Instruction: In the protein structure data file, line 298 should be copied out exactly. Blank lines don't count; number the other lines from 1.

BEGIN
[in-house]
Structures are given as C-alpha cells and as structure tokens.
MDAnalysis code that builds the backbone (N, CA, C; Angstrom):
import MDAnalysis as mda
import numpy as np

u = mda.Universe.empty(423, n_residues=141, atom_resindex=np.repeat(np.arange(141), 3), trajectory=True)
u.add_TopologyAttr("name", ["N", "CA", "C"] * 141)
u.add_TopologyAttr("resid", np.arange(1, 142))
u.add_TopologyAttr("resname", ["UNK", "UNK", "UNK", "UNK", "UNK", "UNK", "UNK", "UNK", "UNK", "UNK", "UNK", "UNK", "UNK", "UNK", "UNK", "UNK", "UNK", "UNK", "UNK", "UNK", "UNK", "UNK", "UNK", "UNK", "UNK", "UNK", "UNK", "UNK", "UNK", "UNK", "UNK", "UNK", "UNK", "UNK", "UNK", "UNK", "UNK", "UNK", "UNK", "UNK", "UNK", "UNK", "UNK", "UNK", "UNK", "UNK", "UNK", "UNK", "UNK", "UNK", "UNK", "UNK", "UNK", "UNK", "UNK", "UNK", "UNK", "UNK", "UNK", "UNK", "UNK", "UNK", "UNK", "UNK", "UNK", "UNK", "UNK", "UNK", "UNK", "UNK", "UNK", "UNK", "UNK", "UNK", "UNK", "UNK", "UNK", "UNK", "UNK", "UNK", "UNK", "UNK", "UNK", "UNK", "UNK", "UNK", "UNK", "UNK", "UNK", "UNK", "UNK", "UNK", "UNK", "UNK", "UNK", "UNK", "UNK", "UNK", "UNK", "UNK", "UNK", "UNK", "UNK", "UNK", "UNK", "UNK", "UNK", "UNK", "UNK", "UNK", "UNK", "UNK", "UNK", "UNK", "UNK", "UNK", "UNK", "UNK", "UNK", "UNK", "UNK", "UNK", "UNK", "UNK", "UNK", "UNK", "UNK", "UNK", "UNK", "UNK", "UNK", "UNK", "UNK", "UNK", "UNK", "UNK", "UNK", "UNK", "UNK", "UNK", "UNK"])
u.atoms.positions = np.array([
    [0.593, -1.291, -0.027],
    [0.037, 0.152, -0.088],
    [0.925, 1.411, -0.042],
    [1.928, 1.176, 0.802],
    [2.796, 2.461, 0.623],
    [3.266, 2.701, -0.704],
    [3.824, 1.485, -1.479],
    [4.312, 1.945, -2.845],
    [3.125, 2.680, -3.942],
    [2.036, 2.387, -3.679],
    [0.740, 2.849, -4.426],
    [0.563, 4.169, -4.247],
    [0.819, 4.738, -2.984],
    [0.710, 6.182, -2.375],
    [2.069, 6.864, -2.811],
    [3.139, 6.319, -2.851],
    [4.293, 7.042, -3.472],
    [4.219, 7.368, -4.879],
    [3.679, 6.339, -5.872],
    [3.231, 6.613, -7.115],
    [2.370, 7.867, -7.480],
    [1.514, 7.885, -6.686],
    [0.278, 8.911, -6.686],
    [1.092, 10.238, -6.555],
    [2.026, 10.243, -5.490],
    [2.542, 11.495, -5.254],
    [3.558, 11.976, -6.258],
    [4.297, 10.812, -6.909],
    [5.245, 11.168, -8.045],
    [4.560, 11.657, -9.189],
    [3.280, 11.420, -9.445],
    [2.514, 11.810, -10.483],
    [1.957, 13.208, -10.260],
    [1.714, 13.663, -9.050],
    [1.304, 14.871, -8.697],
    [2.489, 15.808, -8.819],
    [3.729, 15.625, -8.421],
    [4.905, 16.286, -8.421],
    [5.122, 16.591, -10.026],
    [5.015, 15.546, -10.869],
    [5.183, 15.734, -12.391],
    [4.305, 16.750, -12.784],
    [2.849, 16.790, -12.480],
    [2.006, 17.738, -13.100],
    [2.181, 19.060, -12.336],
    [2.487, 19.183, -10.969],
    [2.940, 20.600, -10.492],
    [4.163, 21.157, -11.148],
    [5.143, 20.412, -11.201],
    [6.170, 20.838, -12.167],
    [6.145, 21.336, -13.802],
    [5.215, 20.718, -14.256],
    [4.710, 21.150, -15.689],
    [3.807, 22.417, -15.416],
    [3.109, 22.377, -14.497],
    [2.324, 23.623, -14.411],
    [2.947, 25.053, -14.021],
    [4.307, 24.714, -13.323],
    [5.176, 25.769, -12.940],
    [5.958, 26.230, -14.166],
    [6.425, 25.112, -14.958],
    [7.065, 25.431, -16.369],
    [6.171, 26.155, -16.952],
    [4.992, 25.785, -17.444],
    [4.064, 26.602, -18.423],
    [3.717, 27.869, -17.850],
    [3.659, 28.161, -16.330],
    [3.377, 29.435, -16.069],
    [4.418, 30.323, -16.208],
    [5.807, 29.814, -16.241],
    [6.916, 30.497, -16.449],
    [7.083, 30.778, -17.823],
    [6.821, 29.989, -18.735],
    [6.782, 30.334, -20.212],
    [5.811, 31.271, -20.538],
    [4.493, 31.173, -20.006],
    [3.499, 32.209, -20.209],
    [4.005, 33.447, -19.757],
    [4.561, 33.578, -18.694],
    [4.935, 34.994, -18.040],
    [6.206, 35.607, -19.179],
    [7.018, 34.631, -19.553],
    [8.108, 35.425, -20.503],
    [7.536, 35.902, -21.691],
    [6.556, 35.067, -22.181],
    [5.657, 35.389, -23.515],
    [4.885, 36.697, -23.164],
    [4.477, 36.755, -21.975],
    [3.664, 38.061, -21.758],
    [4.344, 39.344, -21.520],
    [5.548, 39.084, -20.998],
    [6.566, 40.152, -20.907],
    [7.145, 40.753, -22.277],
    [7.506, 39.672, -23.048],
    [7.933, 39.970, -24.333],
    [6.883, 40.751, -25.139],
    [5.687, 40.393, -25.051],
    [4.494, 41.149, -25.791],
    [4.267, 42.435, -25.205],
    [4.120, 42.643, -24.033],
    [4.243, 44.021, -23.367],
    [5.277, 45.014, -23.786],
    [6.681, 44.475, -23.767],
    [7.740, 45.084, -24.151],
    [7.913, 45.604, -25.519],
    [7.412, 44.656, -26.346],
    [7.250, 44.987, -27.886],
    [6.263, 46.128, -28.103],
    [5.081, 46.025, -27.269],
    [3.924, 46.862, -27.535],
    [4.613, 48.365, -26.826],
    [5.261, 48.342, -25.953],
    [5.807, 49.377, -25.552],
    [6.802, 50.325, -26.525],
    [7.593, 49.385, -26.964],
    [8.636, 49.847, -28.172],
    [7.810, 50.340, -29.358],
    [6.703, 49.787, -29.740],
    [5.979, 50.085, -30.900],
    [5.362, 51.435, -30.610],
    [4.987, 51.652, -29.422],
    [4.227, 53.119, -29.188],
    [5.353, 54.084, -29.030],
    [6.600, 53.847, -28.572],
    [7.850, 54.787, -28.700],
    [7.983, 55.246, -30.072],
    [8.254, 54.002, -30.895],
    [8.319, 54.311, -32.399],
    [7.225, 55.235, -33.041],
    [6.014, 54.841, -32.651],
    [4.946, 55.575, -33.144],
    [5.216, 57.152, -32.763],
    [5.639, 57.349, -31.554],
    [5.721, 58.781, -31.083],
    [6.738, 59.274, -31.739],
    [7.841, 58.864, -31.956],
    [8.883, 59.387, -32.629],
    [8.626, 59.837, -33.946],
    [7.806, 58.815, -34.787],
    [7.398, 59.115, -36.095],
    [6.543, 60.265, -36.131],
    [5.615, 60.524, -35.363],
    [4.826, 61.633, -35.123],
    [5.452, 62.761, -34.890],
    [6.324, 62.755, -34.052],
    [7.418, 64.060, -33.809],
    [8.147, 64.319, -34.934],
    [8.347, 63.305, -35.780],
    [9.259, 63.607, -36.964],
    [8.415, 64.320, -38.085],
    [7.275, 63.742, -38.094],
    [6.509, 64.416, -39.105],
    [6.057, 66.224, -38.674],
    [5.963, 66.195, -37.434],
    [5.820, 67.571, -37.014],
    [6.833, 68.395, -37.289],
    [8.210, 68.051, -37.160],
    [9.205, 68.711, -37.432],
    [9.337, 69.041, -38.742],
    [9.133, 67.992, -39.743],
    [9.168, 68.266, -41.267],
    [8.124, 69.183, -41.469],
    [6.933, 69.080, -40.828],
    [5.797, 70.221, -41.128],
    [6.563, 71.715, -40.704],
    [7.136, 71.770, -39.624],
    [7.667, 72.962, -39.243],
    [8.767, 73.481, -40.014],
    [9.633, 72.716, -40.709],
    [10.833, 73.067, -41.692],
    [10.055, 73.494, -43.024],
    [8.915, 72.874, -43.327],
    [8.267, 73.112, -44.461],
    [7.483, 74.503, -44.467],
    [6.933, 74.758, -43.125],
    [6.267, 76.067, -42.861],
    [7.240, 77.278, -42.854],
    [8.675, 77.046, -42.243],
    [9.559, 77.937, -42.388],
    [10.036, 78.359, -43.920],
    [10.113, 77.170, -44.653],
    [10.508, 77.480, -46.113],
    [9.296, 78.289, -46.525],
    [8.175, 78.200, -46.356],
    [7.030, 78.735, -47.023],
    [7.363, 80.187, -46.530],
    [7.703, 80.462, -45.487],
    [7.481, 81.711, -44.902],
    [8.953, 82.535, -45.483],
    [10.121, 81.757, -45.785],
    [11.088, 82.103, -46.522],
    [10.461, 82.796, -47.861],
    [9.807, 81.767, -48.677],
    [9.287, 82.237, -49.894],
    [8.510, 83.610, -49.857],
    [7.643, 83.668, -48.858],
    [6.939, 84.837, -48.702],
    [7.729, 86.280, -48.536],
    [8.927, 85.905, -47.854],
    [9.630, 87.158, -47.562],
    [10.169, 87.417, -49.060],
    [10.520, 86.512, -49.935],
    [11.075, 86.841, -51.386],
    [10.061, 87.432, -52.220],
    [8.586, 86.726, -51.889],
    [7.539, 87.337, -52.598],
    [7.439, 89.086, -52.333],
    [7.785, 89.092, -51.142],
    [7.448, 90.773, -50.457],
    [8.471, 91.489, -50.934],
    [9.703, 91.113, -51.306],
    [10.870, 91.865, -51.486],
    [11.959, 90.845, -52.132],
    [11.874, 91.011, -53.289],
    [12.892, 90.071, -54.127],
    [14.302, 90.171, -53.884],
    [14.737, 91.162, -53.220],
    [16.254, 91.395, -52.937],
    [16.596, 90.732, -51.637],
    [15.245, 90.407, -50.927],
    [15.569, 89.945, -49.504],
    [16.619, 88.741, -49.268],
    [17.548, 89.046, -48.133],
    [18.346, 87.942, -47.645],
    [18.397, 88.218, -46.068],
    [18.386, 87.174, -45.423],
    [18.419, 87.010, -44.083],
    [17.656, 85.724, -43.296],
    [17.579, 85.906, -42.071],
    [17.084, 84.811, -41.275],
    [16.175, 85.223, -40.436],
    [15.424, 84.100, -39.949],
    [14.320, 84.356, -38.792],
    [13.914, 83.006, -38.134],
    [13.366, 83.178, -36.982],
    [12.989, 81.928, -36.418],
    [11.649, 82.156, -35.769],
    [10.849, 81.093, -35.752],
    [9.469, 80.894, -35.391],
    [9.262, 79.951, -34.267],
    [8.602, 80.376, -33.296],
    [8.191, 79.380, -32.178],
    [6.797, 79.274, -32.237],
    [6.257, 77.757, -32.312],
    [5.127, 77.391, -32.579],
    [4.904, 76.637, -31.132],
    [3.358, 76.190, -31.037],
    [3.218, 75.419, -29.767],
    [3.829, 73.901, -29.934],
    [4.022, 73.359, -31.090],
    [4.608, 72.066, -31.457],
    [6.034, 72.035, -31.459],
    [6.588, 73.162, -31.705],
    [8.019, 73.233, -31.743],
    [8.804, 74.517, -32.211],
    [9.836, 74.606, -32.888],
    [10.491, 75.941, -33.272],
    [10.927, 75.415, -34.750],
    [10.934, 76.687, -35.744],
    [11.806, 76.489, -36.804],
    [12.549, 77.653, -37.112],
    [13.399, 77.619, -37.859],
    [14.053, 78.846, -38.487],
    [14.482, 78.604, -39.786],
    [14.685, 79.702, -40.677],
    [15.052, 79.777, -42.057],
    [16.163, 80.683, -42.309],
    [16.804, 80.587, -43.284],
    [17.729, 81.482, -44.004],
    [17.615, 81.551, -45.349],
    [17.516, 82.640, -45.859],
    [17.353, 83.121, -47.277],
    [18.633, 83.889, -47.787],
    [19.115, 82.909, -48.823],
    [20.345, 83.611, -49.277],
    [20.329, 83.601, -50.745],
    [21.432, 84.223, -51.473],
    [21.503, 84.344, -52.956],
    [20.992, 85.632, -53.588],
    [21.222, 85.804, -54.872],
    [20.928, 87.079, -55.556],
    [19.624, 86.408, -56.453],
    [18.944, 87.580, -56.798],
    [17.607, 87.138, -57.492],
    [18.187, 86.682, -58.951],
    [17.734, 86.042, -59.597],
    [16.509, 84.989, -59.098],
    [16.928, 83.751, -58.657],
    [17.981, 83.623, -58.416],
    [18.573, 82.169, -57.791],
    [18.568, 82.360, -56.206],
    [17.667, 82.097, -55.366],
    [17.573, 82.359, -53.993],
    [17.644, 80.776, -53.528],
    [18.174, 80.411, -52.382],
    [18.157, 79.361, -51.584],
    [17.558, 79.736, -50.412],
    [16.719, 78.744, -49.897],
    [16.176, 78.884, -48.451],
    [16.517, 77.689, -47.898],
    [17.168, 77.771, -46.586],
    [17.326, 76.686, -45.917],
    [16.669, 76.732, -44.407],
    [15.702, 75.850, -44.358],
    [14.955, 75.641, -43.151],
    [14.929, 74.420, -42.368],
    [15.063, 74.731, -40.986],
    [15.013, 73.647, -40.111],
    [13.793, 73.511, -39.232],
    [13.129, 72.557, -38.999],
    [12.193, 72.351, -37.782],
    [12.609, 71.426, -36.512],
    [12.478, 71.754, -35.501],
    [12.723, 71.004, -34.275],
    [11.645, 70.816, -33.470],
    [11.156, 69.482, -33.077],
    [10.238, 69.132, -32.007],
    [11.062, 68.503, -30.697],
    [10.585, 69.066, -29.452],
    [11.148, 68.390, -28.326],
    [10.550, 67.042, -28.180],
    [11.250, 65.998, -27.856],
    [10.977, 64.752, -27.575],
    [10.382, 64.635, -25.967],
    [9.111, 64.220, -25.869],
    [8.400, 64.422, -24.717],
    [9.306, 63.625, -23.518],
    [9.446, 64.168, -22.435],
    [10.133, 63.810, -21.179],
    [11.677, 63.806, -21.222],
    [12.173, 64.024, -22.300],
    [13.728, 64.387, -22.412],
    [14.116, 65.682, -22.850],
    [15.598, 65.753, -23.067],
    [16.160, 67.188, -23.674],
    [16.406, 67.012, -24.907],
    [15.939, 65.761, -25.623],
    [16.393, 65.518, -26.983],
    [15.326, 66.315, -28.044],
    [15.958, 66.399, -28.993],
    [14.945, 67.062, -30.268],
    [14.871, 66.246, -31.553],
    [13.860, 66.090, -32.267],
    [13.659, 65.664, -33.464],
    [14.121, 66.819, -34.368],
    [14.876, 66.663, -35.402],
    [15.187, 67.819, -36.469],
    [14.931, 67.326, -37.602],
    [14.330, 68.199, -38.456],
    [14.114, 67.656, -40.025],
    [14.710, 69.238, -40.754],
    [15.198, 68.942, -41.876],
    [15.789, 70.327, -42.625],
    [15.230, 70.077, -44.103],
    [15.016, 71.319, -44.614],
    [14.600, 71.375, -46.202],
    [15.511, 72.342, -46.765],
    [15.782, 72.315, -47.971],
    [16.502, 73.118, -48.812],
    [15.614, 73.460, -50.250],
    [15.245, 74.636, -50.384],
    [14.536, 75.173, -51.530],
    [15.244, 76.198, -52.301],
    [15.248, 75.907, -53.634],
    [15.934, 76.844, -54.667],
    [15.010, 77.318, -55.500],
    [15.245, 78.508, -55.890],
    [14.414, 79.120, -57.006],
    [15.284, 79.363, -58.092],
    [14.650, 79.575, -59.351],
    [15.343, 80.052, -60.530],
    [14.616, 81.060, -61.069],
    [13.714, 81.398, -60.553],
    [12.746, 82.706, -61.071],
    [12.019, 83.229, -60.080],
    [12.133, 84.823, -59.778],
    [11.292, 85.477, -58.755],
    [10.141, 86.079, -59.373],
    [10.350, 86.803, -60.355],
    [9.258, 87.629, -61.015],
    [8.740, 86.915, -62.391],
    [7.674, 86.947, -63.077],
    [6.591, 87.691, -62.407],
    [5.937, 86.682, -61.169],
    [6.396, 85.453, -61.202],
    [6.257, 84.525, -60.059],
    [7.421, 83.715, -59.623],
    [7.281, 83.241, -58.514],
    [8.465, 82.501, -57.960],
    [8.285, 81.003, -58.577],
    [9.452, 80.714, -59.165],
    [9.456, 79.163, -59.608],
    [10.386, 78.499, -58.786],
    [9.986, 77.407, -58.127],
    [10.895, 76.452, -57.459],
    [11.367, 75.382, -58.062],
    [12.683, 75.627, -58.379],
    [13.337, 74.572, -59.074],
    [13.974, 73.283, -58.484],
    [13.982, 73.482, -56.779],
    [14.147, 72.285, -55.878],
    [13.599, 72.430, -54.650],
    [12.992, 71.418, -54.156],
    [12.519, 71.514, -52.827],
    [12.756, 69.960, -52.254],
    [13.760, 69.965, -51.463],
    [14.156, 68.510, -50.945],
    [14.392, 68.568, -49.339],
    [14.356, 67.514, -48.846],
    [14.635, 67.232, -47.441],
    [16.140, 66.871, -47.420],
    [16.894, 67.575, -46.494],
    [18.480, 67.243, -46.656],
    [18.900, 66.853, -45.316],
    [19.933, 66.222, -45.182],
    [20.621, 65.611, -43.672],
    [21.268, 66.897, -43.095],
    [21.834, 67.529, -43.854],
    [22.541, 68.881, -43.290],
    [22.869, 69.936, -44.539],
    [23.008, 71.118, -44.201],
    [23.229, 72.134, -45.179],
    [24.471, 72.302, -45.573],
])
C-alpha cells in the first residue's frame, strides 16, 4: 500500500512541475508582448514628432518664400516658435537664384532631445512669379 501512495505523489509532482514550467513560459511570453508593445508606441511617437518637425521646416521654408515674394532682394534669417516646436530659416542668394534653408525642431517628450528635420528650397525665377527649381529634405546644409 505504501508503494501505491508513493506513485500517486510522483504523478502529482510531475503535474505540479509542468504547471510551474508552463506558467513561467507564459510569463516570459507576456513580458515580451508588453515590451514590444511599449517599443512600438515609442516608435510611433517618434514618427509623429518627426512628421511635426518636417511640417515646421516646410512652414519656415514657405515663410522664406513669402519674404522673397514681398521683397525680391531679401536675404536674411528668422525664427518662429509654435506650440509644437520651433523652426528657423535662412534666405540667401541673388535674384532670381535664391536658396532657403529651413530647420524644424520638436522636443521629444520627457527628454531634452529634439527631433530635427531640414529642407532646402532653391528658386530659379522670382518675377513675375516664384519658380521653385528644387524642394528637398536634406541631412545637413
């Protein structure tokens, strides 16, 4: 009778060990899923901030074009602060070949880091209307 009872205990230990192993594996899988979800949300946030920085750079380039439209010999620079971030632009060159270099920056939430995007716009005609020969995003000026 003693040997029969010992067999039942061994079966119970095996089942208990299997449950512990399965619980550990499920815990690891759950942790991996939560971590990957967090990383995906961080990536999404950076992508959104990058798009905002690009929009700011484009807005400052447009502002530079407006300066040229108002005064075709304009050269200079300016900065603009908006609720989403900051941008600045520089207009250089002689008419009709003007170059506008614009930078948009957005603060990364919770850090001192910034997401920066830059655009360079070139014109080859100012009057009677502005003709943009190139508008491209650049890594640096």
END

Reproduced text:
    [16.928, 83.751, -58.657],